What is stress actually?
Stress is a perfectly normal psychological reaction to overly demanding tasks, tension or uncertainty. Generally, we all experience it on various occasions in our fast-paced routine. It is triggered by the assumption that a situation might not develop the way we are hoping. Our minds perceive this as a threat and so the body reacts the way it would in the face of danger. This reaction is meant to keep us alert and help us deal with the problem. Ideally, we would remain motivated and make rational decisions. However, continuous exposure to stressful factors every single day inevitably has a negative impact on our nervous system. In this article, we are going to discuss stress in its negative definition as a risk for our mental well-being. We are going to go into detail about what happens to us when we are under too much stress. Finally, we are going to suggest management techniques to cope with excessive tension.
What causes stress
Let us begin by establishing the causes of stress. As we said, there are biological mechanisms that kick in when our mind registers a threat. As a result, adrenaline is released. This hormone increases the heart rate, so that blood can reach your muscles. Blood pressure rises and your breathing quickens so that you inhale more oxygen to send it to the brain. The grand goal here is to sharpen your senses so you can focus and undertake the most efficient measures to deal with the threat. All of this sounds perfectly rational and relates to self-preservation. Nevertheless, such a rush is designed to help us in a particular situation and we are not supposed to live with high adrenaline levels. These are dangerous because they cause high blood pressure, increasing the risk of heart disease. There is another hormone, cortisol, released along with adrenaline. Cortisol suppresses certain bodily functions that seem unimportant in stressful situations and increases glucose levels in your blood. Similarly to adrenaline, cortisol levels are supposed to rise and then drop when we are no longer in immediate danger. Constant pressure means that cortisol levels remain high, altering immune responses, reproductive functions, and metabolism.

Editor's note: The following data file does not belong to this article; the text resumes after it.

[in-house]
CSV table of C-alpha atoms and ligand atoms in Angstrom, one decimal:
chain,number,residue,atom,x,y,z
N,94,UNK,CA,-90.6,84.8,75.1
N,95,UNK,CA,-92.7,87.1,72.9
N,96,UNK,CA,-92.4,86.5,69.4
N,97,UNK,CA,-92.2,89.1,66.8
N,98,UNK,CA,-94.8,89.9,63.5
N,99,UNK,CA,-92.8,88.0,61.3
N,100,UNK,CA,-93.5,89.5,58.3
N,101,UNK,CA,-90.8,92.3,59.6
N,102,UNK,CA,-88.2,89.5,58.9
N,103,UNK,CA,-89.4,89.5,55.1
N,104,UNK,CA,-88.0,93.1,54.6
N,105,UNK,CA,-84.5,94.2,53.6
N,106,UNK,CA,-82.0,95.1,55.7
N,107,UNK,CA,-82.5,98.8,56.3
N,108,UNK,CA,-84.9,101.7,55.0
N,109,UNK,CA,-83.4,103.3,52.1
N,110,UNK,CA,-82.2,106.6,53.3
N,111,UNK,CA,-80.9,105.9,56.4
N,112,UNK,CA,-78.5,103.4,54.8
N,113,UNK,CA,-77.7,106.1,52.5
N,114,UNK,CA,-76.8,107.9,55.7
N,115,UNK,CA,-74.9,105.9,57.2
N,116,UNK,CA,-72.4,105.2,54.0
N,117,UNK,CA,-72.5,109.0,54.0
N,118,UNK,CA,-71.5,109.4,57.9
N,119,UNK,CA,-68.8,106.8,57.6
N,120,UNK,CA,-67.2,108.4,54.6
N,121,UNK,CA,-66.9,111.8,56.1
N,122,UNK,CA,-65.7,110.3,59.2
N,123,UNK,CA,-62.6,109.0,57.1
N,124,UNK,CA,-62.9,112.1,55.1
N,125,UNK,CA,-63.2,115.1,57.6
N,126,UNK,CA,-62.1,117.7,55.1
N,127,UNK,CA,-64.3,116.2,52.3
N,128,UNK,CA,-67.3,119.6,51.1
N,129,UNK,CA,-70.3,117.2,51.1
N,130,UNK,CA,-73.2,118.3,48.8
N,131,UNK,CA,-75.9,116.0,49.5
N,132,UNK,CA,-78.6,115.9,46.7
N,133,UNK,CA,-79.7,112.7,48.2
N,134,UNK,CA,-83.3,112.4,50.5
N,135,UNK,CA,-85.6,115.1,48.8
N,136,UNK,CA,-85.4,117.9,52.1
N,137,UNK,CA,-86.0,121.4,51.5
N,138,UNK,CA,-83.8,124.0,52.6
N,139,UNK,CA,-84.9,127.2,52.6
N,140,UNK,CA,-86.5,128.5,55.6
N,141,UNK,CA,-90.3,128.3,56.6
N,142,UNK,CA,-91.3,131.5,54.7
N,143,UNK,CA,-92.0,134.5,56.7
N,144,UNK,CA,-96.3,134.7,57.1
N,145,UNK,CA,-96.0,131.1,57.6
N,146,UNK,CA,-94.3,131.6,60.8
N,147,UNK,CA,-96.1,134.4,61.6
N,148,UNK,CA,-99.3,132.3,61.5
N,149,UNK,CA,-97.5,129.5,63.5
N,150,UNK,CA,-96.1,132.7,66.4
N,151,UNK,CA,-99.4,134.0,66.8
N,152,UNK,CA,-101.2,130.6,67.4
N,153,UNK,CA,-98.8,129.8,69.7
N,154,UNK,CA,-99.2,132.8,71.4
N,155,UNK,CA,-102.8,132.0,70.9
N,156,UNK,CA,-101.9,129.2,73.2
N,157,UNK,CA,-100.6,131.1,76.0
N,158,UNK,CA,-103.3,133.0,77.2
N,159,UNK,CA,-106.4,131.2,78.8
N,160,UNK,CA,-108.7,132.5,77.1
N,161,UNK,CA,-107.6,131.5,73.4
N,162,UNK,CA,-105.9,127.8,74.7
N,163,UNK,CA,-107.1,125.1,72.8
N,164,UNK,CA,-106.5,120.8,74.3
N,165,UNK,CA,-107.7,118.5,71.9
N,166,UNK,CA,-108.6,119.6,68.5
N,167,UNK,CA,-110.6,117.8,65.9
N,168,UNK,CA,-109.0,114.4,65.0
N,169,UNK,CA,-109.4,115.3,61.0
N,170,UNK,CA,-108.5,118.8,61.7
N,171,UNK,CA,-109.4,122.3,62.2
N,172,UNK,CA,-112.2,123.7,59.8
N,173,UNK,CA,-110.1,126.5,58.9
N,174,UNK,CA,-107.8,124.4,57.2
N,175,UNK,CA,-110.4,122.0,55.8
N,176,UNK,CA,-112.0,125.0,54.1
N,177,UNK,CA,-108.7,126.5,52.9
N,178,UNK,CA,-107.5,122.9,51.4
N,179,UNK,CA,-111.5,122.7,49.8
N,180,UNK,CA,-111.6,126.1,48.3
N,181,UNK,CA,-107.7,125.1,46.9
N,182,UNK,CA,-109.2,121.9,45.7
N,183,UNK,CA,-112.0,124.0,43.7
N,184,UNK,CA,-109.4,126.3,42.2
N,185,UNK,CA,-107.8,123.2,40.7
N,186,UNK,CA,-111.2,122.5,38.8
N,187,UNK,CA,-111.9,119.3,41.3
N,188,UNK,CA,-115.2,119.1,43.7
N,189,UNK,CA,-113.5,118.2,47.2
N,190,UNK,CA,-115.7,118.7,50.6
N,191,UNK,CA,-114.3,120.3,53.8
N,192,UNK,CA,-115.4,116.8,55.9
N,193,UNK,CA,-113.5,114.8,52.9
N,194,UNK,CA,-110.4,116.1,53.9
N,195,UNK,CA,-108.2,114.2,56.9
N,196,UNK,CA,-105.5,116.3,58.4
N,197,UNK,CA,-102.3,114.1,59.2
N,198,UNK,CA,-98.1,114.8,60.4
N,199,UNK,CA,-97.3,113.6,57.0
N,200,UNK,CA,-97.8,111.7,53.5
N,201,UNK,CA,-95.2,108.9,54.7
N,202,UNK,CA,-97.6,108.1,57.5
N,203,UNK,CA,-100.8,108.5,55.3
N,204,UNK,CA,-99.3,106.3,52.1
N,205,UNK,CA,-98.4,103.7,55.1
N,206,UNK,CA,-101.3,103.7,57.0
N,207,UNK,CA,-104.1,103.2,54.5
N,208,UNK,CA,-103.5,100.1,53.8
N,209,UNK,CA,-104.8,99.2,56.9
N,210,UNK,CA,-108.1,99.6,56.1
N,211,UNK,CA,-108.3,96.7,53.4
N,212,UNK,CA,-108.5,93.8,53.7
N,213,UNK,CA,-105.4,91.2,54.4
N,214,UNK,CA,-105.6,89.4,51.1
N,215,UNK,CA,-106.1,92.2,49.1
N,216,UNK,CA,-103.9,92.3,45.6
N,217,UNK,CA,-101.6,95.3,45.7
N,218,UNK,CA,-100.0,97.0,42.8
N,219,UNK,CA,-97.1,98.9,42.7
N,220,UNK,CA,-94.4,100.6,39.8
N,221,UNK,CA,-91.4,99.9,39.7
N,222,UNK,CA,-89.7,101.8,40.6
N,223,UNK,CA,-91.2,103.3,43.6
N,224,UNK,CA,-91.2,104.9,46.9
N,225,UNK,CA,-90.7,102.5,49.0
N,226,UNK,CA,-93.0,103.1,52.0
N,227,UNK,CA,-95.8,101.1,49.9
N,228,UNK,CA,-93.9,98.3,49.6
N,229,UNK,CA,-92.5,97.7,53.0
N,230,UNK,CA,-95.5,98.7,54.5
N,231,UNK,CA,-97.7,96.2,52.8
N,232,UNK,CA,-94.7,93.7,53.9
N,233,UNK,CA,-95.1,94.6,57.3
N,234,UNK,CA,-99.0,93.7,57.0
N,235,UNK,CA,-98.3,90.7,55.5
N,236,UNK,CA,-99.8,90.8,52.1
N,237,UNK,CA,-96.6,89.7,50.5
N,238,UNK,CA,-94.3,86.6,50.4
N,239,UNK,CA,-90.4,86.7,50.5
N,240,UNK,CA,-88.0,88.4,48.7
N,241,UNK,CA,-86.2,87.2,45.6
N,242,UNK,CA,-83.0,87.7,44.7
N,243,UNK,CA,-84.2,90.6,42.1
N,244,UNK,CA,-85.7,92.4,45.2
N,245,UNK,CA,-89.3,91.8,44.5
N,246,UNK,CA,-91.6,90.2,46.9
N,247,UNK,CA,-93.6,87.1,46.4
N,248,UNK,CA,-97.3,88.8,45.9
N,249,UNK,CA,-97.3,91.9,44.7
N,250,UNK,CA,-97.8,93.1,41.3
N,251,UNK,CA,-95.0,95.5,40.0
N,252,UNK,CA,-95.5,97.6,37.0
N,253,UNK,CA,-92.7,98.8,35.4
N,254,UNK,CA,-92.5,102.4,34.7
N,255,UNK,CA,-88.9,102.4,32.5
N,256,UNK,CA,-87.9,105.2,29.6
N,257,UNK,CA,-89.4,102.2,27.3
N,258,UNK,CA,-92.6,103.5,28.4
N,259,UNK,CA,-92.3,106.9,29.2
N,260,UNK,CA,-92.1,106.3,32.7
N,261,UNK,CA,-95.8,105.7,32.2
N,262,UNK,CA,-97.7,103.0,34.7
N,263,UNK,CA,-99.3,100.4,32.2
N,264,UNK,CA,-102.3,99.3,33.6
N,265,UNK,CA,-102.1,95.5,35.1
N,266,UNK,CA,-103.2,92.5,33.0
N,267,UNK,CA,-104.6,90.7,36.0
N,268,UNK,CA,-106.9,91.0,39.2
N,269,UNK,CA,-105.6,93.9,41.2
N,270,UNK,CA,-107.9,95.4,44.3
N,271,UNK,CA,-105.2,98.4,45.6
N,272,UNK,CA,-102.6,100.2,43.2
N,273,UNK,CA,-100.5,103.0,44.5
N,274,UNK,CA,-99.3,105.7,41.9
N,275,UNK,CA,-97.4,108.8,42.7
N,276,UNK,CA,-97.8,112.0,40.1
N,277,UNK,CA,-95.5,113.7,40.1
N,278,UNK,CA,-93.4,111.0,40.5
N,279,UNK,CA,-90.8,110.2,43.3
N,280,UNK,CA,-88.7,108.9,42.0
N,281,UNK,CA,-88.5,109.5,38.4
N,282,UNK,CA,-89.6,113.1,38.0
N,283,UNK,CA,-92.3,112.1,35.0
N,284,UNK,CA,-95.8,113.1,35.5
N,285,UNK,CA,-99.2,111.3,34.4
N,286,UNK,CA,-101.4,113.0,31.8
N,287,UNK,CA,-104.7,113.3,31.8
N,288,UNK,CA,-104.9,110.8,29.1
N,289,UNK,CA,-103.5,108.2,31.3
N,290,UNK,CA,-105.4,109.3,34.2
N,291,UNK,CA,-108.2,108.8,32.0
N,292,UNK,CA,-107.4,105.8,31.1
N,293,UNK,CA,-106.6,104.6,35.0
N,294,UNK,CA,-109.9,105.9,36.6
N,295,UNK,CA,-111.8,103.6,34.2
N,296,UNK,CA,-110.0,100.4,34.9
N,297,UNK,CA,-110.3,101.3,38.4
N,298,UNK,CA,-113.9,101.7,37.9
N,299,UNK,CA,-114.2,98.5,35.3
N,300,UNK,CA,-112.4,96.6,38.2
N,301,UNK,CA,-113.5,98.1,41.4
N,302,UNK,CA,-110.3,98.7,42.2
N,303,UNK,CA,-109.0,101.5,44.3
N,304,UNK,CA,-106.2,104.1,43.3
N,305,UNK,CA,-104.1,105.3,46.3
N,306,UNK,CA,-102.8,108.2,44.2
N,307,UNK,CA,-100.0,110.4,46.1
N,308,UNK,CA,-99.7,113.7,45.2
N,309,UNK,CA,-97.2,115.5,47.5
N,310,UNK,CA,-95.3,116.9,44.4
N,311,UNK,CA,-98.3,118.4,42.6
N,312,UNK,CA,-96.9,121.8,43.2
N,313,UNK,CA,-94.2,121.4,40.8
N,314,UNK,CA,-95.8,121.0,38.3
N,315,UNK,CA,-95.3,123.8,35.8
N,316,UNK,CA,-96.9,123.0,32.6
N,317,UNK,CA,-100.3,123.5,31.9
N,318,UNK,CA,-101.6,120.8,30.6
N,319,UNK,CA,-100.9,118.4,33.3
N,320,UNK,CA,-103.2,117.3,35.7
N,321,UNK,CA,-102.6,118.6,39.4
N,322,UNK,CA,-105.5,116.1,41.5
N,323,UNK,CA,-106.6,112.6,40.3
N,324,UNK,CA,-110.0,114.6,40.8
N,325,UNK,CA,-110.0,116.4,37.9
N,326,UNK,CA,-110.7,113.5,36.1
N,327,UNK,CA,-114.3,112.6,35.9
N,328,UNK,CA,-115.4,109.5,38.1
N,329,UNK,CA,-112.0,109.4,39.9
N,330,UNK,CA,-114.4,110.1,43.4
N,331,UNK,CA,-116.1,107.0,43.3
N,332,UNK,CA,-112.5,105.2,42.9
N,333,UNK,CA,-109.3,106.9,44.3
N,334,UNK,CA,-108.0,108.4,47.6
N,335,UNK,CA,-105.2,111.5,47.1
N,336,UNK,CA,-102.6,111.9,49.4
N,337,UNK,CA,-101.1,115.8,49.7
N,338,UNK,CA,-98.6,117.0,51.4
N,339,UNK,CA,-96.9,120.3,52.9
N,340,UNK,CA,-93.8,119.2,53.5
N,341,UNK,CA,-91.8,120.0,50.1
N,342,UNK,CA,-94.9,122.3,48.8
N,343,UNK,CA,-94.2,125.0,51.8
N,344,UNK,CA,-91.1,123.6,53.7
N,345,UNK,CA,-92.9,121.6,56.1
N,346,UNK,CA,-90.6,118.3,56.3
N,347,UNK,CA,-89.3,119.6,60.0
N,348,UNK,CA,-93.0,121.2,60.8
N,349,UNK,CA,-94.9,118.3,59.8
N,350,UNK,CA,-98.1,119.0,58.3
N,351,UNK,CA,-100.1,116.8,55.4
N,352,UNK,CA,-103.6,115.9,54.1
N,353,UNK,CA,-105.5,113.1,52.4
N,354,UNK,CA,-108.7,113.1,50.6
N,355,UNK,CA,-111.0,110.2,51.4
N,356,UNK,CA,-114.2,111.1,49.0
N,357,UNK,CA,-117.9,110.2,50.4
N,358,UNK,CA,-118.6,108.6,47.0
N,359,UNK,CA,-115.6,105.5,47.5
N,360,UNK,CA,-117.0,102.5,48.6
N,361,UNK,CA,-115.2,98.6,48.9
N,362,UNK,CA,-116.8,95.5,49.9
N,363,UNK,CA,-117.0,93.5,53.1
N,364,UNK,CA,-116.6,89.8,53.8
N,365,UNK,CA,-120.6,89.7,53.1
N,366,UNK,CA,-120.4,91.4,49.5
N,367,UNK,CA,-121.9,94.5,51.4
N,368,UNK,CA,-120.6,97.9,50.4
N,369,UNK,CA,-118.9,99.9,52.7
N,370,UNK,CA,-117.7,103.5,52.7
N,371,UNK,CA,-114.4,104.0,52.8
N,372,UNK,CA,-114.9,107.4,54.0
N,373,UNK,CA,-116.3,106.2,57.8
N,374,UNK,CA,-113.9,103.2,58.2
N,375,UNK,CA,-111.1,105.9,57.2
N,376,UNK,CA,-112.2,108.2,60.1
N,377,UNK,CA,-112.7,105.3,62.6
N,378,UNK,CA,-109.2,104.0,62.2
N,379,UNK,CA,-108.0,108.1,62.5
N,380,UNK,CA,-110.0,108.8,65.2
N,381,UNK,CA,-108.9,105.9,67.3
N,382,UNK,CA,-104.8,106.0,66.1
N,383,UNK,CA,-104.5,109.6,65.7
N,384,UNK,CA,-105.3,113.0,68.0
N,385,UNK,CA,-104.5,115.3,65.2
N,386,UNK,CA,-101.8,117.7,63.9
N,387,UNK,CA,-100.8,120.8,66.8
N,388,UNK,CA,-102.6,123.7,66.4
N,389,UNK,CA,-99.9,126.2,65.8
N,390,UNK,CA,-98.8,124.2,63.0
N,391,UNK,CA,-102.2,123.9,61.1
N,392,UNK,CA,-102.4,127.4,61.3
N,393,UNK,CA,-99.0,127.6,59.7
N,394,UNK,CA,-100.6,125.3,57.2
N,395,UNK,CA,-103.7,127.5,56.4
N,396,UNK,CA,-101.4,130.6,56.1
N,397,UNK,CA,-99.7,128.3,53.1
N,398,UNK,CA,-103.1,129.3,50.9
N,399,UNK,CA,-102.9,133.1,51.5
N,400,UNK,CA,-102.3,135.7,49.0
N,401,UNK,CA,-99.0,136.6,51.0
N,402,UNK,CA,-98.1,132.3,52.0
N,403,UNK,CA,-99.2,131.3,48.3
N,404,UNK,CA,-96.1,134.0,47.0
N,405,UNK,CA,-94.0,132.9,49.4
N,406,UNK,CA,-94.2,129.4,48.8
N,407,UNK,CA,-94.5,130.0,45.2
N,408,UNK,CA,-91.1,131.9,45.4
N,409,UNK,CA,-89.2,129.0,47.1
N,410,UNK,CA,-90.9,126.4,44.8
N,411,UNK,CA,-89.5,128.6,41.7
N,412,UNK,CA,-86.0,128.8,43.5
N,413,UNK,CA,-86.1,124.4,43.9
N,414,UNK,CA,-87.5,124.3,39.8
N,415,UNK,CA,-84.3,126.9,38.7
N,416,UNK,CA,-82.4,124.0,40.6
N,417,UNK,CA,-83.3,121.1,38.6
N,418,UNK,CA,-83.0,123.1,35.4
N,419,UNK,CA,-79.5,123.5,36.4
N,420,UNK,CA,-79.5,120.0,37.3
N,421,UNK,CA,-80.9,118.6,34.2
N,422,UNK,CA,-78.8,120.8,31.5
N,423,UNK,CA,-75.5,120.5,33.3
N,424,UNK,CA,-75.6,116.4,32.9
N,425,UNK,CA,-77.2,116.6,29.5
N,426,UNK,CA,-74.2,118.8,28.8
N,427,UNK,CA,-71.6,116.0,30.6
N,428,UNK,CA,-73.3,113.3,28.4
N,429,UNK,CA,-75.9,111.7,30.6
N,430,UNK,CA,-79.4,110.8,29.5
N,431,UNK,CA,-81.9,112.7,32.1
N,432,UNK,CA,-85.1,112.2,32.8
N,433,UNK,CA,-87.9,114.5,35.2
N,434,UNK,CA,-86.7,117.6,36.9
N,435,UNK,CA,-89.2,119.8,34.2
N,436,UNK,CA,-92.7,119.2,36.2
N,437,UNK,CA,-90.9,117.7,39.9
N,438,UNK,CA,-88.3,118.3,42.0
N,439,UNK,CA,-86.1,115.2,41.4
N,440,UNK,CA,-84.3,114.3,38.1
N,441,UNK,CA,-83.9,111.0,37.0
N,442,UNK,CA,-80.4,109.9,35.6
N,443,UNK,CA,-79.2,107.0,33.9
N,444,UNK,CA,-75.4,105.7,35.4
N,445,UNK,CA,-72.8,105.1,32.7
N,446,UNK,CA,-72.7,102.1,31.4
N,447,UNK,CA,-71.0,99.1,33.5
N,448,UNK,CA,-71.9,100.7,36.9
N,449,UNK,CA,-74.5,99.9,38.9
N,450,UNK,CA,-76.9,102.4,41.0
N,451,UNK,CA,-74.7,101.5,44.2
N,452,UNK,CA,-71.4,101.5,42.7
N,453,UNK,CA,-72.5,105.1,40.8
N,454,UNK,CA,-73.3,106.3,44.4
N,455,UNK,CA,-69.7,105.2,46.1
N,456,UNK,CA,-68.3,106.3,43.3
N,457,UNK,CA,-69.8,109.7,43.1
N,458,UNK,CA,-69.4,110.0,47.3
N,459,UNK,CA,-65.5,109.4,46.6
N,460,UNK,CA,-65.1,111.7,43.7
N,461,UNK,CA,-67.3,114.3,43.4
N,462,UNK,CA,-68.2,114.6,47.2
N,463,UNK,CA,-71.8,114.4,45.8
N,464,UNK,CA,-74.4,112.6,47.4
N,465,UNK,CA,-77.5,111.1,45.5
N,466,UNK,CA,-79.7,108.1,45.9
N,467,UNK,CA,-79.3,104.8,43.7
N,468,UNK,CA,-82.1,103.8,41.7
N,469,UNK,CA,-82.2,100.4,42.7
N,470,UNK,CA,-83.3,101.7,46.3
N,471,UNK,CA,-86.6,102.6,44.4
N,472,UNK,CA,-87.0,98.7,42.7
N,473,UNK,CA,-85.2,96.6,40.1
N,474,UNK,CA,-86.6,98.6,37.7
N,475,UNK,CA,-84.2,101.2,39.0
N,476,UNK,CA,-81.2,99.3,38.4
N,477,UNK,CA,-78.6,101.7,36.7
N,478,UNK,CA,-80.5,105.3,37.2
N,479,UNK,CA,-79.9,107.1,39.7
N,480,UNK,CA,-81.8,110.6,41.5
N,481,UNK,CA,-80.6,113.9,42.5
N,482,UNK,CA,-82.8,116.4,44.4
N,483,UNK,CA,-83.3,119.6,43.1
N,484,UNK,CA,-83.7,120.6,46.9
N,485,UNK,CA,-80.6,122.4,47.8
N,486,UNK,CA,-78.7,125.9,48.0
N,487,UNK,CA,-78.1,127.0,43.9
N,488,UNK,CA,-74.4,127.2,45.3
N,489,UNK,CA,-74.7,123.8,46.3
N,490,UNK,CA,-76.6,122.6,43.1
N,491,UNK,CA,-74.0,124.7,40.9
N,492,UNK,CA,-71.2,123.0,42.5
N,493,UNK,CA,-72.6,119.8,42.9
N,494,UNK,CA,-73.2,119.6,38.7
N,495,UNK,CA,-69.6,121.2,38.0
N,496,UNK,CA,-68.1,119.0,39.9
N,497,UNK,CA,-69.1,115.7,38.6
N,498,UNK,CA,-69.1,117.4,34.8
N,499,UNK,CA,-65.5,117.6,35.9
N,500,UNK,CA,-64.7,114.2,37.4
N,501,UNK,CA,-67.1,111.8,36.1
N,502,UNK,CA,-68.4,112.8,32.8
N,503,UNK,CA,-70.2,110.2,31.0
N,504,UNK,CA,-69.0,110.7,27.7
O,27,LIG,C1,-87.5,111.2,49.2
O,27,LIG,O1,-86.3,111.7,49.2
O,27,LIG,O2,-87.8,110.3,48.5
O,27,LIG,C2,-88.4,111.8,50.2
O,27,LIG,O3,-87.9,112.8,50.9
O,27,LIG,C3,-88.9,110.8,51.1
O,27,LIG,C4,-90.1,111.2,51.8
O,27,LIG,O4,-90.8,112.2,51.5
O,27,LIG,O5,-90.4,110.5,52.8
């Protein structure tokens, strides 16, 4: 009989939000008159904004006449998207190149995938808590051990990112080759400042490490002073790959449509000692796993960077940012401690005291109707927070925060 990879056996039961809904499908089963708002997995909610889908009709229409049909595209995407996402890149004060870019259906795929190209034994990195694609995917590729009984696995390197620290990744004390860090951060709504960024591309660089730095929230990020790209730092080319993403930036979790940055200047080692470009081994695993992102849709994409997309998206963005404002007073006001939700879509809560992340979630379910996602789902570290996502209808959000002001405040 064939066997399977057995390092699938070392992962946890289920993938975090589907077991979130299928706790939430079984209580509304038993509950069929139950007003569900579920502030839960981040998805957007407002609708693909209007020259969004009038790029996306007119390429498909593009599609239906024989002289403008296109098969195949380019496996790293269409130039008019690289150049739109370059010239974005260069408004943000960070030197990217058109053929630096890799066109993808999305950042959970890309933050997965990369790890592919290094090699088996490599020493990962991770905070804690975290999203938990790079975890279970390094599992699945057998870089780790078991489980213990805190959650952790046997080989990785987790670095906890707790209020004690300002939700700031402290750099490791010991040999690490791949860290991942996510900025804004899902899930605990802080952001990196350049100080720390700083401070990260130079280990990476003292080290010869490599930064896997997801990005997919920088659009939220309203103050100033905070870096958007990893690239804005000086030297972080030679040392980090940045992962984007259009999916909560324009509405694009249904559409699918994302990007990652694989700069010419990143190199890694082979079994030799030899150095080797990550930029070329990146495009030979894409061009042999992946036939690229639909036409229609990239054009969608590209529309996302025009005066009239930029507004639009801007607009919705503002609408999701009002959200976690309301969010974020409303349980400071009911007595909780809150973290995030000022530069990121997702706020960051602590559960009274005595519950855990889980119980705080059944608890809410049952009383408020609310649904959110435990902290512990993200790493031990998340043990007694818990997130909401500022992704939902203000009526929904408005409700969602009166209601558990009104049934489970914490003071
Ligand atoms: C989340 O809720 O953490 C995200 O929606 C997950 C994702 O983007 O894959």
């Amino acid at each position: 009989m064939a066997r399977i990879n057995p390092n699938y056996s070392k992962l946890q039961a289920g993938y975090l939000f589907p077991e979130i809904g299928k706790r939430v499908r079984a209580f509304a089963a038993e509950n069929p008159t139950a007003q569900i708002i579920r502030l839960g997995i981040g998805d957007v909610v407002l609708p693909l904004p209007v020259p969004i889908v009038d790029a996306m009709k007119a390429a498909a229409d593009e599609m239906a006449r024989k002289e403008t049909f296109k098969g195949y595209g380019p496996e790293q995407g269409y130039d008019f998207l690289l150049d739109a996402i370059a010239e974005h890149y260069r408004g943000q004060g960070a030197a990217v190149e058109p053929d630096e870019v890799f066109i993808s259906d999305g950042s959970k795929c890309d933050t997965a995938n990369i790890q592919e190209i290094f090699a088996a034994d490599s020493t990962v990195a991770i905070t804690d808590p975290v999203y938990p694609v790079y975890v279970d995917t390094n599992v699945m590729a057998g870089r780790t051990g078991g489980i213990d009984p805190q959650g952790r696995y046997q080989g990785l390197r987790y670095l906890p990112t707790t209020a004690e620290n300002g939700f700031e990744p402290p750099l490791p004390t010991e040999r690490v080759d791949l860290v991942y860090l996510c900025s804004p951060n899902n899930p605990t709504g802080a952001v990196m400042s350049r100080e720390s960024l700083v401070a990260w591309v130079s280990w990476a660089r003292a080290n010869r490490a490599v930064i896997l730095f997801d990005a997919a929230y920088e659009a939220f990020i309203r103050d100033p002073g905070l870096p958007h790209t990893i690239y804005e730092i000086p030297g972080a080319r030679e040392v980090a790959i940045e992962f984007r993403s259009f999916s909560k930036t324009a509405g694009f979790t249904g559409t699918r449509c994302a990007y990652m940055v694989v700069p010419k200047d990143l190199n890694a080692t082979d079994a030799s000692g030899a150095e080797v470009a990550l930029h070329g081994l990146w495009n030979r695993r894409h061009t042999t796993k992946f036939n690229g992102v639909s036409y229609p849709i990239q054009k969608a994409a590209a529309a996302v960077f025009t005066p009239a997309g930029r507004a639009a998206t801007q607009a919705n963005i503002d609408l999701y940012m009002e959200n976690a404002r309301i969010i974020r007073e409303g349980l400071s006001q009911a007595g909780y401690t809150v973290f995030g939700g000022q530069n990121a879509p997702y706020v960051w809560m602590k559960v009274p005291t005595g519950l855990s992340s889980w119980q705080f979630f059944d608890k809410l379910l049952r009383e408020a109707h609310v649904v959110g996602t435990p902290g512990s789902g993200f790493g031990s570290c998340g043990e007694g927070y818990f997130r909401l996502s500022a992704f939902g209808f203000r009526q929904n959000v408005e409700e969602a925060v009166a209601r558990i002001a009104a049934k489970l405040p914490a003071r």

Types of stress
Science recognizes three basic types of stress, viz. acute, episodic acute and chronic. Let us discuss them separately:
- Acute stress
This is the type of stress that we usually experience and it is natural. It is literally our response to a particular challenge, which we have not faced before. As such, acute stress does cause negative thoughts and feelings but they tend to fade away shortly after the stressful episode. This type is related to specific trouble that is resolved shortly. In fact, many people enjoy this kind of emotional state and this is why they engage in extreme sports or watch horror movies. Nevertheless, in the case of near-death experiences or trauma, which also cause acute stress, there might be long-term consequences, such as post-traumatic stress disorder.
- Episodic acute stress
This type involves constant exposure to stressors. It is basically determined by repeated episodes of acute stress, which disrupt our daily life. This pertains to people who feel they have too many responsibilities or their life is too demanding. Not only does episodic acute stress have a negative impact on our health, but often it also pushes us towards unhealthy coping mechanisms. These might include substance abuse, overeating, compulsive shopping, etc. Living under stressful circumstances can, therefore, have a landslide effect that impacts both our mental and physical well-being and also causes personal, social and professional trouble.
- Chronic stress
Chronic stress stems from us living in constant worry or distress. It involves circumstances that we cannot control and therefore feel forced into. Domestic abuse, financial struggles, war, serious illness, and discrimination are among the major causes of chronic stress. Unlike the case with acute stress, here the person feels trapped in the situation. This constant pressure on the nervous system might lead to suicidal thoughts, violence, anxiety disorders or physical health issues.
Stress has a serious impact on both our physical and emotional well-being. Some people deal with it silently, while others exhibit particular symptoms and behavioral patterns.
Emotional and cognitive symptoms of stress include:
- Becoming restless and anxious
- Being highly irritable
- Feeling sad or hopeless
- Forgetfulness and poor concentration
Common physical symptoms of stress are:
- Inexplicable fatigue
- Troubled sleep
- Acne, muscle pains, and frequent illness
- A decrease in sex drive
- Diarrhea, nausea, constipation or simply upset stomach
Very often, there is a combination of symptoms from both categories that add up to an altered routine or unusual behavior. As we already established, stress makes us perceive particular events as dangerous. Therefore, our reactions might be altered even in a familiar situation. We might feel overwhelmed, which could render us unable to carry out simple tasks. In this case, many people also have symptoms of depression and might opt for willful alienation in an attempt to distance themselves from sources of stress. Alternatively, one might also become so agitated that they would resort to physical or verbal violence towards people around them.
Stress in the workplace